December 11, 2002
Friends of the Green Line

First, the Crenshaw Corridor MIS


I had the impression that enhancing Metro Rapid routes from the Red Line at Wilshire and Western down Crenshaw Blvd. to the Green Line, along with other routes along Hawthorne, down to LAX and along other main arterials could substantially increase transportation capacity at least three fold to about 37,000 riders/day. For some $6 million to fund the vehicles and stations for these new lines, as well as some $11-22 million, this was an obvious first step for the Crenshaw Corridor.

An interim BRT alternative of locally-dedicated lane operations for Metro Rapid peak period service would enhance ridership and operations even more.

However, the $3-400 million needed to construct an established Crenshaw BRT (which would have the ability to proceed up to Wilshire and Western would bring only another 10,000 riders/day (47,000 riders/day). Despite the slightly-enhanced ridership, and the ability for vehicles to get off the BRT into mixed-flow traffic all the way to the Wilshire/Western terminus of the Red Line, this clearly had its cons as well as its pros.

A Crenshaw LRT, connecting Expo to the Green Line and to LAX, which could not go up beyond the Expo Line (it was GREAT to hear the future Expo Line described as a given!) to the Red Line terminus, was considered more likely to attract "choice" riders (those choosing to leave their cars to use mass transit). However, for a whopping $775 million a LRT could only enhance total ridership to 43,400 counting the Metro Rapid buses--and only 51,100 if an additional line along Hawthorne was added. Furthermore, a LRT along Crenshaw was considered unlikely because of local narrowing of streets and certain historic neighborhoods it would have to traverse.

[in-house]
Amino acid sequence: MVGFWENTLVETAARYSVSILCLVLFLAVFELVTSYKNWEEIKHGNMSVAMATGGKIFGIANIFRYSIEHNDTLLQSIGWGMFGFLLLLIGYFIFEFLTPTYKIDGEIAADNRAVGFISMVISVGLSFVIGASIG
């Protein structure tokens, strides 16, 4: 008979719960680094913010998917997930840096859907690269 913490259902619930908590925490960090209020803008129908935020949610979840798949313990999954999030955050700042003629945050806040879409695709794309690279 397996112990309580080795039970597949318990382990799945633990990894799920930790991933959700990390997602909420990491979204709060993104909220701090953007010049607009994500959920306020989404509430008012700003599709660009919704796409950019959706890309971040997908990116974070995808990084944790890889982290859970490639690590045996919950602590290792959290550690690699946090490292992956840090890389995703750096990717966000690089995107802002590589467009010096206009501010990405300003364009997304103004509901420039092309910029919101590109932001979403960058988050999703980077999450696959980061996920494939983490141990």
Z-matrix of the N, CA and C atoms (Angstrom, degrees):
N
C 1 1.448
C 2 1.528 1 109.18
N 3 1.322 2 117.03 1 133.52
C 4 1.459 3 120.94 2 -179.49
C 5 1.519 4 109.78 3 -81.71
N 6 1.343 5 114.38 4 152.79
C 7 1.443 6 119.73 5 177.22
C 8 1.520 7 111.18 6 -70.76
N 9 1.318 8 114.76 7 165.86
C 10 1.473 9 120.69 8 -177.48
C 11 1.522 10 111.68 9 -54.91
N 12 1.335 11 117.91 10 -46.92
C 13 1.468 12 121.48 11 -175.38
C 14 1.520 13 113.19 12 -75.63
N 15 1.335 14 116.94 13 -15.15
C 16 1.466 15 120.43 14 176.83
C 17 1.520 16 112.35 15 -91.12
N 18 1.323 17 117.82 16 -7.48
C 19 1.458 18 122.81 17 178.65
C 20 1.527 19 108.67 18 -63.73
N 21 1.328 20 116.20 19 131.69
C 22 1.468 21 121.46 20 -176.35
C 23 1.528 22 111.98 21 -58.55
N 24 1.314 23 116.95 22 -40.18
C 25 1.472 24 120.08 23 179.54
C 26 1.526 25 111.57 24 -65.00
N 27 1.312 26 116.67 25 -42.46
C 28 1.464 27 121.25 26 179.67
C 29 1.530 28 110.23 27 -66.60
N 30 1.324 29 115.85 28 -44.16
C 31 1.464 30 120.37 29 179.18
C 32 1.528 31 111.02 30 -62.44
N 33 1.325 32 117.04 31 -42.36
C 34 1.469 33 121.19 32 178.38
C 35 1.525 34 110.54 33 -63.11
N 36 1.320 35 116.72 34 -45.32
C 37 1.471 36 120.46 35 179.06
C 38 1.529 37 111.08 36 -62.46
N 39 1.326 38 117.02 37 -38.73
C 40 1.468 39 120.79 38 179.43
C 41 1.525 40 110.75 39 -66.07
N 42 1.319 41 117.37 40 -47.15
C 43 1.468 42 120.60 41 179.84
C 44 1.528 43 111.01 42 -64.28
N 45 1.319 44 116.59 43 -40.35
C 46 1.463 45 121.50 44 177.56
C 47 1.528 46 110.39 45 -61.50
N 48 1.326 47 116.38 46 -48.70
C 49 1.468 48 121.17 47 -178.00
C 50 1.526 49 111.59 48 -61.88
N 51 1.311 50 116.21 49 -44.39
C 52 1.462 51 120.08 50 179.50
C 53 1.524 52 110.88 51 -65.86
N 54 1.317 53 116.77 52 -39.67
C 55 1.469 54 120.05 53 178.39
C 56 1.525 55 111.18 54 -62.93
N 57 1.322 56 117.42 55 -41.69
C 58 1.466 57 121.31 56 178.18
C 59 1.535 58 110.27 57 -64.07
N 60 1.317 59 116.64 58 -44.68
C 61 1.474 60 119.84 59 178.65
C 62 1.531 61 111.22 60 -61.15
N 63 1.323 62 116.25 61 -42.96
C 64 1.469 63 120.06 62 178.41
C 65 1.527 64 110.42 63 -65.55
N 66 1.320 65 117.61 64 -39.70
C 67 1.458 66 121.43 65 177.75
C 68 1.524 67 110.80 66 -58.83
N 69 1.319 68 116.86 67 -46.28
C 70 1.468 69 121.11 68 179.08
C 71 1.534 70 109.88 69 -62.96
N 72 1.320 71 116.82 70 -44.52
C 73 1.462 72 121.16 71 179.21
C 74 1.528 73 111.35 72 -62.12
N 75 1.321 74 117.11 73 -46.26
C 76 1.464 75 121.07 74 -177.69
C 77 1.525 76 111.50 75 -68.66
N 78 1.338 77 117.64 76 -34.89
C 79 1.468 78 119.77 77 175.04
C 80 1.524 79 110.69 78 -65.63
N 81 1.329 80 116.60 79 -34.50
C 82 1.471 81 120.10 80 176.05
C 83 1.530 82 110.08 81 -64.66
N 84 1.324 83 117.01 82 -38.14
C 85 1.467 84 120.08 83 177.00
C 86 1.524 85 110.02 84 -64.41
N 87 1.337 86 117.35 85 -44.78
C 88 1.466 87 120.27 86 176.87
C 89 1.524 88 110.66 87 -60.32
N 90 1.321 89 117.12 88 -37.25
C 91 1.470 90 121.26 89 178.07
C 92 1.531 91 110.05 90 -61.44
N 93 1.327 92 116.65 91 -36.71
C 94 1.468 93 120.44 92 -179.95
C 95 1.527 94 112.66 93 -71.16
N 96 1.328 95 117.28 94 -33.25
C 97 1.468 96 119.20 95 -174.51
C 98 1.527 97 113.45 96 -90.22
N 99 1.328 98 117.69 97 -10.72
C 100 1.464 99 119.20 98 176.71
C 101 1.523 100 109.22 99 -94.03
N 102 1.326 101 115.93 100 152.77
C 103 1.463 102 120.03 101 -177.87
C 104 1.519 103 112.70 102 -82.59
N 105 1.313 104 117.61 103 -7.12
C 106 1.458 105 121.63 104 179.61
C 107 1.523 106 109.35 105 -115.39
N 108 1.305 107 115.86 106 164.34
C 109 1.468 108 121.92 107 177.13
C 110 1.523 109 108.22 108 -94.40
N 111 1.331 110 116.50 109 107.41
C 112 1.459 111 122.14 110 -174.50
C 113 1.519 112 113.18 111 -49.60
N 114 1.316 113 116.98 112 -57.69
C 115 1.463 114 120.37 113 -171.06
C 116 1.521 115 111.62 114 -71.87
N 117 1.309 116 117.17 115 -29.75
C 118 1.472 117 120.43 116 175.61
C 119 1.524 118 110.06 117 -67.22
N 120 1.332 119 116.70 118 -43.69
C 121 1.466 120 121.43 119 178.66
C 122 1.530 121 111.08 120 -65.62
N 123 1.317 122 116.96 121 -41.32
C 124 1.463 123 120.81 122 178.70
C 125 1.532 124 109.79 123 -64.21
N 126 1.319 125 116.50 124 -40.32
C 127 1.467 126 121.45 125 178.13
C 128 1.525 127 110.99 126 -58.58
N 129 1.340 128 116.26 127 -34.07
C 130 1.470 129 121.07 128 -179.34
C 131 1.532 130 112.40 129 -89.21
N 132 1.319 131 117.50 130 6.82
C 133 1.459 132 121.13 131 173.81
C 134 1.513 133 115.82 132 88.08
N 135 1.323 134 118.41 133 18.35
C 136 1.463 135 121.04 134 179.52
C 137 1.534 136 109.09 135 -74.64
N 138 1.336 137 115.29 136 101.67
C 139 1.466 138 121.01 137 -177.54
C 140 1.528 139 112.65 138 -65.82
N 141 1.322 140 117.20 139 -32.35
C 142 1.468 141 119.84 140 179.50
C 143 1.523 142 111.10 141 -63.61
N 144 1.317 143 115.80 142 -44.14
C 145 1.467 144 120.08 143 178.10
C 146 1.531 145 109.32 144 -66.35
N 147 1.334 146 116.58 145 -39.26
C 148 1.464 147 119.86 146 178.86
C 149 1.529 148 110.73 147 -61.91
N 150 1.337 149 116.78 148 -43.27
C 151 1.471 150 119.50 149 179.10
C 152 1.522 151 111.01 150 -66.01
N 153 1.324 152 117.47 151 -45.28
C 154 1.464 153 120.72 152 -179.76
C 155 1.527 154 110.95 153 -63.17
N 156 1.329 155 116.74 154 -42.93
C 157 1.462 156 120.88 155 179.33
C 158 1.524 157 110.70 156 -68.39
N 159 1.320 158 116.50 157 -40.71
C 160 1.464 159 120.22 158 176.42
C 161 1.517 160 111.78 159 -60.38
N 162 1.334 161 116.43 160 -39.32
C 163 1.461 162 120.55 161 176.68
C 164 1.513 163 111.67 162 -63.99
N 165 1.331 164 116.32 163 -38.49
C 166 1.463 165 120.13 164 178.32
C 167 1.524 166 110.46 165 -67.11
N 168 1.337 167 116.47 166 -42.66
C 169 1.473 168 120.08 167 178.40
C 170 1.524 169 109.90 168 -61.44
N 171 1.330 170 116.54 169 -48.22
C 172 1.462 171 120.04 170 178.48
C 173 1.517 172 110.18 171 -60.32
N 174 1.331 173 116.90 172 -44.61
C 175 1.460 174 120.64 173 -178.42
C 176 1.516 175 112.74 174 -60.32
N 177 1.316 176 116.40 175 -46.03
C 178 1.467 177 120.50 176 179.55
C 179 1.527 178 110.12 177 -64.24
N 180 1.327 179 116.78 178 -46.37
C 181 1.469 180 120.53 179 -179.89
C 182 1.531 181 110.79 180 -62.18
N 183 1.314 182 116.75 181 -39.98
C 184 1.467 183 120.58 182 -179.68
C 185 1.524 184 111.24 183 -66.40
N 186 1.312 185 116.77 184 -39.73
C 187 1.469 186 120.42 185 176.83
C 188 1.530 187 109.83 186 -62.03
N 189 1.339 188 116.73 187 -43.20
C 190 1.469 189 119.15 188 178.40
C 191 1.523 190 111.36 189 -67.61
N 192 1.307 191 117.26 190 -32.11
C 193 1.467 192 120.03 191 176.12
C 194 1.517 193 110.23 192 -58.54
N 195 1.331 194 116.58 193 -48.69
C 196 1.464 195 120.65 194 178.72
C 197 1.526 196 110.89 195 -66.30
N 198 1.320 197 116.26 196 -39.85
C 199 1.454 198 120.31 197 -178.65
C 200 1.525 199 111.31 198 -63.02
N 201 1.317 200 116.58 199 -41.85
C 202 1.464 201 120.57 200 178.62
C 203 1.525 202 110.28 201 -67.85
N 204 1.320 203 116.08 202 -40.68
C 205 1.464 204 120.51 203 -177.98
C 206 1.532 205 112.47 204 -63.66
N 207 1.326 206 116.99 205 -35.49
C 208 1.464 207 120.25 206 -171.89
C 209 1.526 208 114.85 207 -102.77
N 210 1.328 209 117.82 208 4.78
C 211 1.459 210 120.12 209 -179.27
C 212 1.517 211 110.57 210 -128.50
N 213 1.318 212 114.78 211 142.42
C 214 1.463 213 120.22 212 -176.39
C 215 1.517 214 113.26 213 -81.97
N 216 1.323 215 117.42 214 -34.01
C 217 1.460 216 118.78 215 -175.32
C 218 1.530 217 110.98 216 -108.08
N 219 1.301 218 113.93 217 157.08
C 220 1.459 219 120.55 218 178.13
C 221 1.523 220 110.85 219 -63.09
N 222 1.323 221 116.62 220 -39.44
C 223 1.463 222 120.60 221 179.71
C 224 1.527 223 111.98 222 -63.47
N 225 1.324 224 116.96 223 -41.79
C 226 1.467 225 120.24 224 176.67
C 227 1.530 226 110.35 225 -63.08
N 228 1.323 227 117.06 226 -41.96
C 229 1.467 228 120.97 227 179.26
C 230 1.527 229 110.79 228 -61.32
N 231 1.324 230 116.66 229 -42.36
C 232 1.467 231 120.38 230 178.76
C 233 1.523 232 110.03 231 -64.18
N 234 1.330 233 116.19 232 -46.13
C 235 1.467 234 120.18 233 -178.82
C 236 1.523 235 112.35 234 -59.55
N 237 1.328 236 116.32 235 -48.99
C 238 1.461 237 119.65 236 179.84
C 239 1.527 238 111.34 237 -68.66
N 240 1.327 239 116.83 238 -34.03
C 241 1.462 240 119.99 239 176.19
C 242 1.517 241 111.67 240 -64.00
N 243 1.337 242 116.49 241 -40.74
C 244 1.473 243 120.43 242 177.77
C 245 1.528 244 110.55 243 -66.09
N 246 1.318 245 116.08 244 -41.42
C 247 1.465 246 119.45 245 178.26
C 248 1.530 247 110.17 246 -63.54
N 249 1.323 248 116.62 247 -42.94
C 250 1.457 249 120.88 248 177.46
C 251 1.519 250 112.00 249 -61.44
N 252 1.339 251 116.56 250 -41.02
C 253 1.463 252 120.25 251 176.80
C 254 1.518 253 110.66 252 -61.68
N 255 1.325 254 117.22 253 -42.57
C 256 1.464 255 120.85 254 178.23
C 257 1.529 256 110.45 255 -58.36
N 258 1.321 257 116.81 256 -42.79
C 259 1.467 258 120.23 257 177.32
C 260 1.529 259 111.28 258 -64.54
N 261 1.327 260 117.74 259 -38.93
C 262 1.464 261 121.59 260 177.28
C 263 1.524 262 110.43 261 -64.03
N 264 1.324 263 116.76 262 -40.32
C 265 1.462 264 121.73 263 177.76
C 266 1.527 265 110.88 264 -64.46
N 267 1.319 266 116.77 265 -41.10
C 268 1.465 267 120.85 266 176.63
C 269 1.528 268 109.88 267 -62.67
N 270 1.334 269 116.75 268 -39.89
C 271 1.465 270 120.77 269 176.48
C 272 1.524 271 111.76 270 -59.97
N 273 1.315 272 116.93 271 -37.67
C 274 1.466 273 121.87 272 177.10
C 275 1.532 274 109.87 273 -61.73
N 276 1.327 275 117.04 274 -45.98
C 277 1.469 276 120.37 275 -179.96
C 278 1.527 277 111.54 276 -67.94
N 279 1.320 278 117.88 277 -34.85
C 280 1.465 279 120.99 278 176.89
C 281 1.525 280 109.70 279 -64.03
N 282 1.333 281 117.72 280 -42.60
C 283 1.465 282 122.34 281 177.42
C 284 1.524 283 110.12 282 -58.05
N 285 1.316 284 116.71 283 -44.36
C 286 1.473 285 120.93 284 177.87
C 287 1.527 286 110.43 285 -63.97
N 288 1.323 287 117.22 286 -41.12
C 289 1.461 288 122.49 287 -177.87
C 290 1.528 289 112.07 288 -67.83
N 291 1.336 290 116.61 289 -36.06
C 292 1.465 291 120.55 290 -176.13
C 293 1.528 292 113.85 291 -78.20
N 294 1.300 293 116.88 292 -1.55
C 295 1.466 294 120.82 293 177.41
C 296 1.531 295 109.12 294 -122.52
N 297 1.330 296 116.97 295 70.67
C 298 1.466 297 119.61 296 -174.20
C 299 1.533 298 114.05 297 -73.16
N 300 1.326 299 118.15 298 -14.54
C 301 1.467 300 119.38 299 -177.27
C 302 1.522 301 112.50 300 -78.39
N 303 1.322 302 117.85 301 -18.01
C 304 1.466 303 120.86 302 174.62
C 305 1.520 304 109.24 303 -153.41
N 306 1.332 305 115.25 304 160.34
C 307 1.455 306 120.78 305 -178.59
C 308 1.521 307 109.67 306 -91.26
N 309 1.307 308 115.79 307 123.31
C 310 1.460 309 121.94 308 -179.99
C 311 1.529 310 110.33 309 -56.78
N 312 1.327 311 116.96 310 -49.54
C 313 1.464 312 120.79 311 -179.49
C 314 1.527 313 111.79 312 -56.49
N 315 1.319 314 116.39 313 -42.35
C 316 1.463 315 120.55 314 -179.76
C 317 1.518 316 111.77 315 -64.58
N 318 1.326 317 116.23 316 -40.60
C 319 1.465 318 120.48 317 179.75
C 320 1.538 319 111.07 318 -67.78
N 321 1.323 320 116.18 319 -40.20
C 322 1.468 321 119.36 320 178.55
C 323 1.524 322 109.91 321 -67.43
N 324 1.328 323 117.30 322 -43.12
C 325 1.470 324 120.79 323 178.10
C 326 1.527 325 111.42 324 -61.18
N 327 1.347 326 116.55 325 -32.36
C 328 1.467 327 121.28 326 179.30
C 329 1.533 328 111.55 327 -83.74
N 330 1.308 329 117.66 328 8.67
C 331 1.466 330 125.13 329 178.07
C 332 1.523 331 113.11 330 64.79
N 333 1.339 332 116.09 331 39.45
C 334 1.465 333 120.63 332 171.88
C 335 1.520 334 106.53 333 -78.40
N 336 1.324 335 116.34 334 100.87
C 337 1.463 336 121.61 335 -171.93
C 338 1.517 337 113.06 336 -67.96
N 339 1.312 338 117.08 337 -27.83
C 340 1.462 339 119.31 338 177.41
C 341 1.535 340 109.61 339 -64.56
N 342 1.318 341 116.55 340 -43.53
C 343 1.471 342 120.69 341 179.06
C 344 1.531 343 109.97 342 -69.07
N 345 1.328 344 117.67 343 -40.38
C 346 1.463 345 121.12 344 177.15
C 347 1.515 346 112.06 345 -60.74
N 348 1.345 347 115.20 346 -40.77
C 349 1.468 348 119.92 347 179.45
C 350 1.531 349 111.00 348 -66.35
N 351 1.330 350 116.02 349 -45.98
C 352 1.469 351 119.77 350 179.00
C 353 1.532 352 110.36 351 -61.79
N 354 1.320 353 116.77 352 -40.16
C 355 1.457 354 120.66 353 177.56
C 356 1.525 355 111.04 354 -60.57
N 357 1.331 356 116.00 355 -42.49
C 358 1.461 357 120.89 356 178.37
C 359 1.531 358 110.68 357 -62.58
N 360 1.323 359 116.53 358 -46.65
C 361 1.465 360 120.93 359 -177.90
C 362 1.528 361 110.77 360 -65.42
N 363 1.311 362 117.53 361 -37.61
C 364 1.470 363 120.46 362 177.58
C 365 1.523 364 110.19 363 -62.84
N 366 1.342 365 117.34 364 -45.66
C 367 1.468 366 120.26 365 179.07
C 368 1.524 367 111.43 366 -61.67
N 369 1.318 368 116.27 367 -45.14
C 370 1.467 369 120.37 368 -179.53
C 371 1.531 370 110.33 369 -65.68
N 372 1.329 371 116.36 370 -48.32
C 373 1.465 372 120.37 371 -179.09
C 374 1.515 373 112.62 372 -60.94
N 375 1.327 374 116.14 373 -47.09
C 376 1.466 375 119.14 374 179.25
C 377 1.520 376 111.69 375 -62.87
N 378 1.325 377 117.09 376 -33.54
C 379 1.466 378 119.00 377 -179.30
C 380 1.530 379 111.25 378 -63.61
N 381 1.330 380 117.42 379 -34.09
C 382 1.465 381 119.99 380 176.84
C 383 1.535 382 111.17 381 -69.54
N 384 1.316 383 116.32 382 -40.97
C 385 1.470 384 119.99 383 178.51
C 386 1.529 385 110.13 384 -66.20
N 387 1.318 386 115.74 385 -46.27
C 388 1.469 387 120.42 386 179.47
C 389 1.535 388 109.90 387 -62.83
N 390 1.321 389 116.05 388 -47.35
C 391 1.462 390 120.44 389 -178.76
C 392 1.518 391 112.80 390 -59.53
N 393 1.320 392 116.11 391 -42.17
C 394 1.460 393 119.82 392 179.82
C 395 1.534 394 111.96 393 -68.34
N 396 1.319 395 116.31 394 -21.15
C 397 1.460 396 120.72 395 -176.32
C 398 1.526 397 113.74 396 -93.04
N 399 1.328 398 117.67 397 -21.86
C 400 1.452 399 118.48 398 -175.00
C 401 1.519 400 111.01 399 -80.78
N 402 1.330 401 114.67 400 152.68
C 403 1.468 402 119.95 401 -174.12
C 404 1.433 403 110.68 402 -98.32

In short, with respect to immediate transportation improvements in the Crenshaw Corridor, it was Metro Rapid "yes", but permanent infrastructure "no". For the future, the cheaper BRT could access Wilshire/Western, but still was hundreds of millions of dollars for only 10,000. I can't help but wonder what an underground connection between the Red Line and a Crenshaw LRT that was appropriately tunnelled would do, but more subways won't happen anytime soon.

The issue of a segment of the Crenshaw Corridor, the Burlington Northern Santa Fe Railroad Right of Way (BNSF ROW) was brought up by several of us. Many there had reservations about preventing future rail enhancements on this BNSF ROW by throwing down a busway there. I had the distinct impression that the ROW would have to be widened to accommodate BOTH local and direct LAX/Union Station traffic in order to enfranchise the greatest number of commuters.

Since this ROW will be the route LAX will use to connect to the High-Speed Rail Network if the 2004 initiative for this Network passes, it might be premature to place any permanent infrastructure on this ROW until this initiative either passes or fails. The Metro Rapid Buses, however, will not touch the rail tracks of this ROW--which currently has some daily commercial freight service.